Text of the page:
Thinking Through Atheism in a Religious Cosmos (response to professoranton)

Like Professor Anton, I would also want to pose the existential problematic of self-consciousness to those atheists who reject religion outright. If religion arose naturally as a result of humanity’s gradually increasing capacity for self-consciousness, and by implication, for conscience, then what are we secular folks supposed to replace it with? We cannot simply expect all our guilt to disappear with the churches if the churches and their rituals arose in the first place as a response to the guilt-inducing effects of our undeniable feeling of being free (more or less if not absolutely so). To deny that consciousness is a real feature of the universe, as many atheistic scientific materialists are tempted to do, is just a cop out, another psychological ploy no better than the old religions that allows them to avoid having to directly face the terrifying reality of feeling ethically responsible to a community of other moral agents. The question is not whether we should be done with religion or not. We cannot be done with religion. The question is rather “what sort of religion are we to make, now that we are conscious of our need to do so?”
In his wonderful little book Religion in the Making, Whitehead writes:
“In its solitariness the spirit asks, What, in the way of value, is the attainment of life? And it can find no such value till it has merged its individual claim with that of the objective universe. Religion is world-loyalty.”
Whitehead was a religious man, but his vision of God was intimately wed to his vision of the universe. His religion, in other words, was fully cosmologically, loyal to the real universe as we experience it (and therefore not beholden to supernatural beings beyond our experience). To the extent that Anton shares my Whiteheadian desire for a worldly religion, our unorthodox positions in the theism vs. atheism debate run together. But, as we’ve made explicit before, we part ways when it comes to the question of agency’s place in the cosmos. I defend a panexperientialist ontology, while Anton’s position seems to float somewhere between physicalist emergentism and a sort of Kantian transcendental vitalism. On the one hand, he wants to accept the scientific materialist version of the story, whereby the agential qualities of life and mind are said to have emerged (contingently or necessarily, he can’t be sure) out of an originally non-agential matter, while on the other hand he wants to deny that temporality can precede the emergence of living organisms (making it impossible to understand how non-living matter could have “preceded” life). Maybe I am misinterpreting Anton’s aims, but I don’t see how these two positions can hang together coherently. Like Steven Shaviro, I’d argue that the only two coherent positions remaining after traditional theism has been dismissed are eliminative materialism and some sort of panpsychism.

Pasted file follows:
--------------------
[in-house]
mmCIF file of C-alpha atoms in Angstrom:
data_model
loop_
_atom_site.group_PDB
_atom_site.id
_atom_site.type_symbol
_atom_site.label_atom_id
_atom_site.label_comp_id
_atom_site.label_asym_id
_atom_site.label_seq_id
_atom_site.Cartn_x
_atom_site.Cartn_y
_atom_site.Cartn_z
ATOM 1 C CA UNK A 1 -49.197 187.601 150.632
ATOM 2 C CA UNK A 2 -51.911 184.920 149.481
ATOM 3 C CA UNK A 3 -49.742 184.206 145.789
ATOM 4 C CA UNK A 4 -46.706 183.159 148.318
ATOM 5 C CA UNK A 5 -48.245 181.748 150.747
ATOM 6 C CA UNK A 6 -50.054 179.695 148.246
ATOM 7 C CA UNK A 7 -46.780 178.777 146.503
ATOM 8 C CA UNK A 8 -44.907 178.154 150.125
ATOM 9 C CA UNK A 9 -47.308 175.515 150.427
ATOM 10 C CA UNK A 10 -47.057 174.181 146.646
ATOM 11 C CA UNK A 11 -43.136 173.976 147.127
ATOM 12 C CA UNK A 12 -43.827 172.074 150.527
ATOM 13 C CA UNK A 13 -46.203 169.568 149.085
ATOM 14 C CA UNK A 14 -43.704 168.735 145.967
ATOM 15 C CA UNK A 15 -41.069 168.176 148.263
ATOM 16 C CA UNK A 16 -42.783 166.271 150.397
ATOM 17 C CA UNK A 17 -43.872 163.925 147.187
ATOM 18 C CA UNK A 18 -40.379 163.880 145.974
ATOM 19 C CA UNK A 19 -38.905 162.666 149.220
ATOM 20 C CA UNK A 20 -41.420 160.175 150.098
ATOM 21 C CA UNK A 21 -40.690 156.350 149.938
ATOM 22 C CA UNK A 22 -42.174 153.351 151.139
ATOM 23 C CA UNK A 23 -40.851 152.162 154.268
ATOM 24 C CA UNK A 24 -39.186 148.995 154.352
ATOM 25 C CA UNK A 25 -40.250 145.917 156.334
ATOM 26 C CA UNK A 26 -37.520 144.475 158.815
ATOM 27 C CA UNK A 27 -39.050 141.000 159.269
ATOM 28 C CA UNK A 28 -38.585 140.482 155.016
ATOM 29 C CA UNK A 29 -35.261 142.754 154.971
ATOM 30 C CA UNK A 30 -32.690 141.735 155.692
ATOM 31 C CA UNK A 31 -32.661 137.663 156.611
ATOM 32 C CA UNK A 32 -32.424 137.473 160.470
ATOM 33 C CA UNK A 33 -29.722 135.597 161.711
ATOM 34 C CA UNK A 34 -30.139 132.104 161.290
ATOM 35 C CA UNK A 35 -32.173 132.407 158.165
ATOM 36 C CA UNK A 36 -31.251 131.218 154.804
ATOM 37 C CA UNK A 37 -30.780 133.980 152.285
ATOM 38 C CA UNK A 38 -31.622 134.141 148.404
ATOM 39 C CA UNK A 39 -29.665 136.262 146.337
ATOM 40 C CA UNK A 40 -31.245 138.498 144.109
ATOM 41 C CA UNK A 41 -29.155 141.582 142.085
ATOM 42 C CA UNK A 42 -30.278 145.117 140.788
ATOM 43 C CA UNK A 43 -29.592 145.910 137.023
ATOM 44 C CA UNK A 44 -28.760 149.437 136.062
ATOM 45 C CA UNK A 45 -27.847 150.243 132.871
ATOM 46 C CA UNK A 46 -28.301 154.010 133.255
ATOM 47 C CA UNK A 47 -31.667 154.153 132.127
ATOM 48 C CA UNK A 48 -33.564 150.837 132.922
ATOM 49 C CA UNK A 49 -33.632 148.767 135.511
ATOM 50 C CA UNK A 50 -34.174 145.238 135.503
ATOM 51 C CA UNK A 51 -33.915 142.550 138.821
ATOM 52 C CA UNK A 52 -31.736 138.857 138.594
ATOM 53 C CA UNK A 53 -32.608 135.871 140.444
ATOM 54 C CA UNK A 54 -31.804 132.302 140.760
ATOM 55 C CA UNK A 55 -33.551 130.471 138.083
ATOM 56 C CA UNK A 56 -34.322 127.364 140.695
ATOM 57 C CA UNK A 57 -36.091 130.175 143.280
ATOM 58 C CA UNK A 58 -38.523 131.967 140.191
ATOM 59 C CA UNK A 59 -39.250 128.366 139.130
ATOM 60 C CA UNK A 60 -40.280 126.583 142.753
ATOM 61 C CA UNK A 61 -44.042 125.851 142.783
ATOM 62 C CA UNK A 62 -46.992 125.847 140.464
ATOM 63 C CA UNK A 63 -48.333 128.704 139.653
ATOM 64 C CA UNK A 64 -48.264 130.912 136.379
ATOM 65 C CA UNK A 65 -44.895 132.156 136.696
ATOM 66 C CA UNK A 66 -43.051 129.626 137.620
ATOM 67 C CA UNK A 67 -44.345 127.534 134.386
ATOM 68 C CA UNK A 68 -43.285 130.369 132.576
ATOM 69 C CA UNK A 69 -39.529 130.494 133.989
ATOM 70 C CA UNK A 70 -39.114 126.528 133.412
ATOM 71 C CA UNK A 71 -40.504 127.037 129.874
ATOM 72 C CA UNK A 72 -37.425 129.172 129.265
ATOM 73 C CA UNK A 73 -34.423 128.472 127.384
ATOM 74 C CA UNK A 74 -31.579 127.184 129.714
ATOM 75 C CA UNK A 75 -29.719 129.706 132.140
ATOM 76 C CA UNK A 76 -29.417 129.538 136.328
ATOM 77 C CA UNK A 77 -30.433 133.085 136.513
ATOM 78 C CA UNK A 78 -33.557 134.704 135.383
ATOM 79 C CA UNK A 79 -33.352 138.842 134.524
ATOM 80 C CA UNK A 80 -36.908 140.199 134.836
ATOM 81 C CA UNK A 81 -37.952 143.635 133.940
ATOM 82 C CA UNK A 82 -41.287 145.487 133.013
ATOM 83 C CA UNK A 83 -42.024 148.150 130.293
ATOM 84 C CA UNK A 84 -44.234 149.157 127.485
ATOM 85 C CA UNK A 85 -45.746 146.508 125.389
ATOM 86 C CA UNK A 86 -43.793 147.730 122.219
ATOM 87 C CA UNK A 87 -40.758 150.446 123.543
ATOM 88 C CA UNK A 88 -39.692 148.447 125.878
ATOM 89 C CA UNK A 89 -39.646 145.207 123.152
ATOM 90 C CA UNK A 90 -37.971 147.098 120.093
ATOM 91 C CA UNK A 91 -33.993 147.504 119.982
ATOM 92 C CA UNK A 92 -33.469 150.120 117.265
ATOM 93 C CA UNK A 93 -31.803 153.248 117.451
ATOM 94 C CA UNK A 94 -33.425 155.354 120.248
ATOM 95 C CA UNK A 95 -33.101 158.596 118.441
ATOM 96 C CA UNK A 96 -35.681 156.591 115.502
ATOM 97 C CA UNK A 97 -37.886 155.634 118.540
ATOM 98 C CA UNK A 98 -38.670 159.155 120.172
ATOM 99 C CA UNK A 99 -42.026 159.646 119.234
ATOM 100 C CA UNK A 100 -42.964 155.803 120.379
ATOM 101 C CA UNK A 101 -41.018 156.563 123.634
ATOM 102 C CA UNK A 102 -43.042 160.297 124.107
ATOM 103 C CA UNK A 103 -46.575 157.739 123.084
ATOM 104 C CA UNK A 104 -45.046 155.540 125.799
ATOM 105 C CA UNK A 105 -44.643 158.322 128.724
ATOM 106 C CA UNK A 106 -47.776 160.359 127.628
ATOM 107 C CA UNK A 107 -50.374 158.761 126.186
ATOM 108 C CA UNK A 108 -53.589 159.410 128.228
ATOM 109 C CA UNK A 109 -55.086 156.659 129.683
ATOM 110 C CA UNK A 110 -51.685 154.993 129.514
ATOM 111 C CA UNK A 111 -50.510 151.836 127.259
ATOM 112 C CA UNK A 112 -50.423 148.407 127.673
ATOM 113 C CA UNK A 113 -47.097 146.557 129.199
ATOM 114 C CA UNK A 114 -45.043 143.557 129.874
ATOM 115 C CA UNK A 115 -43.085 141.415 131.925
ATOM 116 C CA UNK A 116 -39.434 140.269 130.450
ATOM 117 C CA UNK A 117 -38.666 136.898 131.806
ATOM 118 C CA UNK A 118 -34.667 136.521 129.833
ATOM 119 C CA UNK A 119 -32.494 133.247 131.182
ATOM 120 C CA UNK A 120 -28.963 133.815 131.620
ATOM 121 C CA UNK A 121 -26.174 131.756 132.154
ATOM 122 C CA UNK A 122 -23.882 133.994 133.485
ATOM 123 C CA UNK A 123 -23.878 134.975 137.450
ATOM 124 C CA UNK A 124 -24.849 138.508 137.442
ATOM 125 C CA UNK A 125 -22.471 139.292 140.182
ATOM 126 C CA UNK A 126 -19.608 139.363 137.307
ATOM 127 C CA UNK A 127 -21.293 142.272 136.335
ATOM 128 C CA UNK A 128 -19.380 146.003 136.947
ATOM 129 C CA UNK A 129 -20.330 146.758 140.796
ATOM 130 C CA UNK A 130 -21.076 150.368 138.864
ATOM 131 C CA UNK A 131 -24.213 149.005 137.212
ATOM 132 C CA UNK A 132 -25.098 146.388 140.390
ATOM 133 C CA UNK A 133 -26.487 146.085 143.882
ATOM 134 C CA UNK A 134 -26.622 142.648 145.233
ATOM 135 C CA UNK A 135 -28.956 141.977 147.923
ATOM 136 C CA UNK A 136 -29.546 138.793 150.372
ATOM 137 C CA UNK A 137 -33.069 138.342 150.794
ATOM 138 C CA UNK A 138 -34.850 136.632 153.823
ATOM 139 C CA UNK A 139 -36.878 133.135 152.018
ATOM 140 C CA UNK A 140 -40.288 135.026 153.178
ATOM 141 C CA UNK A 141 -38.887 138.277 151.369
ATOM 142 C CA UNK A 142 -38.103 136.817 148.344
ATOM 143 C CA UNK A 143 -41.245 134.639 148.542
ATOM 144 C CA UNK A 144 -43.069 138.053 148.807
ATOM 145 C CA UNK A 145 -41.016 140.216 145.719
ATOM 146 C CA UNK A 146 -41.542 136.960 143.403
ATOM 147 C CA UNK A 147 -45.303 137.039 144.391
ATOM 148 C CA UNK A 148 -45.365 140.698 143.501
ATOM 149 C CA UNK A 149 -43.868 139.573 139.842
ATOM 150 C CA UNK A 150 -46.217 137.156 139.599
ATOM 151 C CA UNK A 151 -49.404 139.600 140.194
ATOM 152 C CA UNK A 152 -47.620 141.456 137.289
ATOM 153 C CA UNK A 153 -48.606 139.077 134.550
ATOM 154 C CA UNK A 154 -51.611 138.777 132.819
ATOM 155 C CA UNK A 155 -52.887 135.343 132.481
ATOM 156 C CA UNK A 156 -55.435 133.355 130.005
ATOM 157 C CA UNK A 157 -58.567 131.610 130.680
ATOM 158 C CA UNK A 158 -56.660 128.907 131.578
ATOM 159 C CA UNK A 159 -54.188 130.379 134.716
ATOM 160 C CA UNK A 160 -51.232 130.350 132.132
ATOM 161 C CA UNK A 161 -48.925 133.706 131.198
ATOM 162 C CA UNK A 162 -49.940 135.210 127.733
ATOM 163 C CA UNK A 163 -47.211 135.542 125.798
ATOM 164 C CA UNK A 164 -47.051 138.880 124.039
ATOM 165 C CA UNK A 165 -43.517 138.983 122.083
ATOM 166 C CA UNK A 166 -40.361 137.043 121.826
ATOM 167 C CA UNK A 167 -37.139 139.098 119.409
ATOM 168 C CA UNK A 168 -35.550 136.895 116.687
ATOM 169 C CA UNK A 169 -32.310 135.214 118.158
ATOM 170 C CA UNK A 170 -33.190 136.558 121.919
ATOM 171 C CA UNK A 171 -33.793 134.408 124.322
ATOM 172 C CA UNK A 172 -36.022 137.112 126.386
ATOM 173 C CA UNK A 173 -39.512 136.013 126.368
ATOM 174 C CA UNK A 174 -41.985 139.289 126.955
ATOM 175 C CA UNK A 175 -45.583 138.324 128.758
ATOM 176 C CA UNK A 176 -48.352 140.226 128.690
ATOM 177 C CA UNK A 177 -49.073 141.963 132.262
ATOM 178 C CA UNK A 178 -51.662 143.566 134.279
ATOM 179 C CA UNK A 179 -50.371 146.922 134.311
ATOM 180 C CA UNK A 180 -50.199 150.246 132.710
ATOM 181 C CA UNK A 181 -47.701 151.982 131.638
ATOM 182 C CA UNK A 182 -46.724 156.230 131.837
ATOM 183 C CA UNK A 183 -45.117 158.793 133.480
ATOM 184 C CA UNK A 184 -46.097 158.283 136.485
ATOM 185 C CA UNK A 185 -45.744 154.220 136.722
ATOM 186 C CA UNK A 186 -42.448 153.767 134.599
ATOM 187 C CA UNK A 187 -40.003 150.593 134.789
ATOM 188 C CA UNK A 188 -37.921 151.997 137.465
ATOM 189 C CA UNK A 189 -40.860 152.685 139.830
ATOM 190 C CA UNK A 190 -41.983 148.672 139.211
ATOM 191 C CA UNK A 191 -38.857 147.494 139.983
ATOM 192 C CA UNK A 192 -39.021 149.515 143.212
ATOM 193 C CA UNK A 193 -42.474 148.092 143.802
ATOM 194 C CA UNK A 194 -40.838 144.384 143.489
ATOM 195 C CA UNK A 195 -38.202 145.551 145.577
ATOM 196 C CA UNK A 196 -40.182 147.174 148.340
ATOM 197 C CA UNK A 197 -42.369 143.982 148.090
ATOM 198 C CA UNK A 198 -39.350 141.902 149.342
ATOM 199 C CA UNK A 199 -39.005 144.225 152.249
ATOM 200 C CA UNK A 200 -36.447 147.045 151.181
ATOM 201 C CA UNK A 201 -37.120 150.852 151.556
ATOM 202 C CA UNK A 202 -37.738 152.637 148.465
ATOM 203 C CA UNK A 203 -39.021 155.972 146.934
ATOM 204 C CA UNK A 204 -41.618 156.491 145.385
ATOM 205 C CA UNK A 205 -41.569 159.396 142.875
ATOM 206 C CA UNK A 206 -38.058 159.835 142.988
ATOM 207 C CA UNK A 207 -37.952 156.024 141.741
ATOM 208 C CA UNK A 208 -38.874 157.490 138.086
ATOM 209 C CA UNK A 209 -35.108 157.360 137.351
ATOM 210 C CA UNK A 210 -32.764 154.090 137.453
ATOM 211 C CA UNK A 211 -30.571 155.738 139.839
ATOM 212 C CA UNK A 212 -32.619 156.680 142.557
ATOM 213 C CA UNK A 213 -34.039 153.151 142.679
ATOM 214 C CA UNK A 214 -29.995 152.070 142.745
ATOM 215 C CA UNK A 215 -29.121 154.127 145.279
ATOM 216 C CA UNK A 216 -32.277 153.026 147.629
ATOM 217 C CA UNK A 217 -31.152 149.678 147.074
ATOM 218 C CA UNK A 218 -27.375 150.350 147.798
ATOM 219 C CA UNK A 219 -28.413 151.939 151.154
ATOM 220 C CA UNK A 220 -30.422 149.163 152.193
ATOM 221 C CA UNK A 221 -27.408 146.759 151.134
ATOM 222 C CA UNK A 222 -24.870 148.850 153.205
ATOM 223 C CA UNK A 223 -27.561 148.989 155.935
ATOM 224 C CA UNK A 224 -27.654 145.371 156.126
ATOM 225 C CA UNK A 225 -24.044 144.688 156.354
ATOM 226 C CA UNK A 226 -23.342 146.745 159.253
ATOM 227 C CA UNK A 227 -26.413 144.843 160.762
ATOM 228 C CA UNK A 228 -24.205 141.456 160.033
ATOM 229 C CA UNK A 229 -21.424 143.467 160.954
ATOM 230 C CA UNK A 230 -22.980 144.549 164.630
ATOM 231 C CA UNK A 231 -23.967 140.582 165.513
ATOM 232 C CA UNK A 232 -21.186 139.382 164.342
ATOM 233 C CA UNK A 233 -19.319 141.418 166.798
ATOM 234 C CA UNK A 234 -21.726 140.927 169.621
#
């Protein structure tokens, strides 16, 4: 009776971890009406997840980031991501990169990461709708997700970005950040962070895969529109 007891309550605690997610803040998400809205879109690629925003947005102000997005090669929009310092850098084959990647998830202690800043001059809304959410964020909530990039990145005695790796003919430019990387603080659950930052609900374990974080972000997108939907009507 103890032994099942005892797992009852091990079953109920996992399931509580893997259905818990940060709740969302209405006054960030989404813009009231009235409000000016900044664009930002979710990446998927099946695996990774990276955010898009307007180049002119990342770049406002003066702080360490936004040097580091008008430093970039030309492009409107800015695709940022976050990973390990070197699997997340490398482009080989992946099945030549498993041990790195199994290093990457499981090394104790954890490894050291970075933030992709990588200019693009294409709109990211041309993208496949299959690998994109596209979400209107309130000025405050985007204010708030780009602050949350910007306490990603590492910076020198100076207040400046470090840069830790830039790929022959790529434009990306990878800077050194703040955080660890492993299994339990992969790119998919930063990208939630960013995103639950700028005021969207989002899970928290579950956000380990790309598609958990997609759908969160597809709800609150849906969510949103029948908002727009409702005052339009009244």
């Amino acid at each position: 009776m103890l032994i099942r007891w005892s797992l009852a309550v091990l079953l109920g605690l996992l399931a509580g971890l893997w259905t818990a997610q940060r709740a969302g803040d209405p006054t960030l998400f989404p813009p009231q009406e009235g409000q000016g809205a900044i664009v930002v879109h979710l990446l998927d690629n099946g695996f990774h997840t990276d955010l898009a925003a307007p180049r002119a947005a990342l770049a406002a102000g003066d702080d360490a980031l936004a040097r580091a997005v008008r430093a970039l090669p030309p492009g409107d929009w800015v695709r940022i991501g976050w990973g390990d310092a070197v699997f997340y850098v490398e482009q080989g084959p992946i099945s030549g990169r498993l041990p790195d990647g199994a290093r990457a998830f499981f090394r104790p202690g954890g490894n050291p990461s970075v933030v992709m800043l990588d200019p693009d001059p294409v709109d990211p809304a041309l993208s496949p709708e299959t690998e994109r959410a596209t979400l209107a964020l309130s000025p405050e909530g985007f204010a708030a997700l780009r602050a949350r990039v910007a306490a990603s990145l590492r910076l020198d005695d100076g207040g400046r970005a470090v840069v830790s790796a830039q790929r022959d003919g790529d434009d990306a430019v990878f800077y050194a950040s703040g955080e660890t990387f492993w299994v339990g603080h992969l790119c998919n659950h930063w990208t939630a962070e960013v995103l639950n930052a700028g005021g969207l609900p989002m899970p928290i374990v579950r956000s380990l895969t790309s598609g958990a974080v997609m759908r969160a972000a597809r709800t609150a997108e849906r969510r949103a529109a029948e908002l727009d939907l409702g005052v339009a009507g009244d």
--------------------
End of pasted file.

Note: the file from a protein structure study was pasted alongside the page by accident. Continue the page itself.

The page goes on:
Rather than trying to imagine (since I’m not at all convinced it can be coherently imagined) that time, and with it the experience of agency, emerged with the first living cells, I defend the thesis that temporality is a real feature of the universe at every scale of its organization, including the physical. Not only living organisms, but every self-organizing physical system brings forth some kind of temporal experience. The temporal experience (and so the degree of agency) of a system varies depending on its form and level of complexity. The vast majority of experiential systems are non-conscious and so their agency is extremely limited. As the cosmos proceeds up the evolutionary chain of becoming from physical, to vegetable, to animal forms of organization, the degrees of freedom and agency increase exponentially. In the human being, time can become conscious of itself at last as a moving image of eternity. In this experience of what Deleuze called the “temporally eternal,” human beings discover their greatest blessing and their greatest curse: freedom itself.